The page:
Sunday 5 May 2013

Should we all eat from one plate? Reflections on Community and Culture

We love our community.  Most of the time we love having people around all the time, lives shared, prayer happening every weekday morning, a feeling of an extended family on mission. We love seeing our core team daily and it feels like ages if we don’t see them for a day. Yesterday’s stories are old news, and every day we get to share the latest things God is doing in our lives and the lives of those around us. 
Some of our community eating at Shaun and Amanda's house

People come from around the world and from different churches in Peru too, to spend time with us, to experience what we ‘do’, to see how God is moving, to share our lives.  

But it would be a mistake for us to think that our community should be replicated elsewhere.  Sure there are things that inspire, things that are encouraging, things that are good.  But it is wrong to think that just because God is doing something here, the same formula will ‘work’ elsewhere. 

When we spend time with the Shipibo people in the Amazon jungle town of Pucallpa and further up the river, we see community played out in different ways.  The men and the women often divide up the different tasks (men traditionally hunt, fish and gather food, make shelter, boats etc, and women cook and do the majority of the child and house care.) 

For us there is a temptation to think about how our values and culture can be placed onto them.  How we can teach them to adopt our culture?  But it is not about that. Of course there are values and practical biblical practices (prayer, eating together, generosity etc.) that can be encouraged but how that looks is going to be very different to how it looks for us in Lima. And really it is Mark and my heart for the people we work with that they take ownership of how things look - we might provide some scaffolding, but the end result and how it looks is up to them.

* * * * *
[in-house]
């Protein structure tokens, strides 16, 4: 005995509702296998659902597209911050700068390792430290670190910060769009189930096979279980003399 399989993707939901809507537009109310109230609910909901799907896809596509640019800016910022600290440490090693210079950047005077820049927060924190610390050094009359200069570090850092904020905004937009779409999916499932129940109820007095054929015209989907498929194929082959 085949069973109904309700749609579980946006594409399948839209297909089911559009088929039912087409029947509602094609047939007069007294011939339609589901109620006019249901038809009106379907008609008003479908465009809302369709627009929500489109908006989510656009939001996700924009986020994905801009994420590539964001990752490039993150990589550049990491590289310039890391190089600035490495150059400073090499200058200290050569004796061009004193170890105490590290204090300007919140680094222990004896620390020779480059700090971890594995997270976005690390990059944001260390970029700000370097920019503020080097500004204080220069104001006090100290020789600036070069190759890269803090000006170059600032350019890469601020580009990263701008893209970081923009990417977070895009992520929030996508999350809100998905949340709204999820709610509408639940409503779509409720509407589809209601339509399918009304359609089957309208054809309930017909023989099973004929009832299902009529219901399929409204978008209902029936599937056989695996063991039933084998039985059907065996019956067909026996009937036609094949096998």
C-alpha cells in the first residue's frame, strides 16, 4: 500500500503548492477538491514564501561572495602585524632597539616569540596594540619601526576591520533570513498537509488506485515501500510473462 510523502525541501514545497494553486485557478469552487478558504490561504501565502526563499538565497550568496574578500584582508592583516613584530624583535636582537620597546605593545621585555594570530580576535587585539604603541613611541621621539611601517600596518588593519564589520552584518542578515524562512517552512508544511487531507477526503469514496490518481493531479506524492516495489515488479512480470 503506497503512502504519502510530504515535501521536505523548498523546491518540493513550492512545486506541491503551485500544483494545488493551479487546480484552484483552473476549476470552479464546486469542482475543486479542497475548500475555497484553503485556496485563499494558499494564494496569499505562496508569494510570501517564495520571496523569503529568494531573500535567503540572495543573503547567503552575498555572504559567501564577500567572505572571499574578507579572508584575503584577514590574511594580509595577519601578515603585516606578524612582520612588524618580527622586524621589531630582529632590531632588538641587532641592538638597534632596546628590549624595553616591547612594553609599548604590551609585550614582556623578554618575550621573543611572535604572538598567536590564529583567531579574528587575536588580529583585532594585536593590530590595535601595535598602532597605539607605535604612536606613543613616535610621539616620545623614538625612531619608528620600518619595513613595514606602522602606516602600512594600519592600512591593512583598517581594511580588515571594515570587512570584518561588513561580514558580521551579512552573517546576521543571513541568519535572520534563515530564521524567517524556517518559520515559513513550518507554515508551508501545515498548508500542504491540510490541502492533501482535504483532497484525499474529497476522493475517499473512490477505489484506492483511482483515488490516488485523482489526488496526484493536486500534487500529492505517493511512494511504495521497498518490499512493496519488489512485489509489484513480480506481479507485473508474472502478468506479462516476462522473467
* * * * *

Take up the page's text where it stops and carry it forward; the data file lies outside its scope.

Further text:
When I was recently in the jungle the Shipibo women were telling me about how they often eat in community already, but in a very organic way.  (Nothing like our rota-ed, weekly planned and bought military effort!) Each day the women prepare a meal and then they may call a neighbour or family members who live nearby and they will come and bring a pot of food to share.  The food is all divided up into different bowls - one for the men, one for the women and one for the children.  They then sit on the floor around the bowl, in little groups, one sat behind another so there is space for more people to get in, and eat the food from a communal bowl.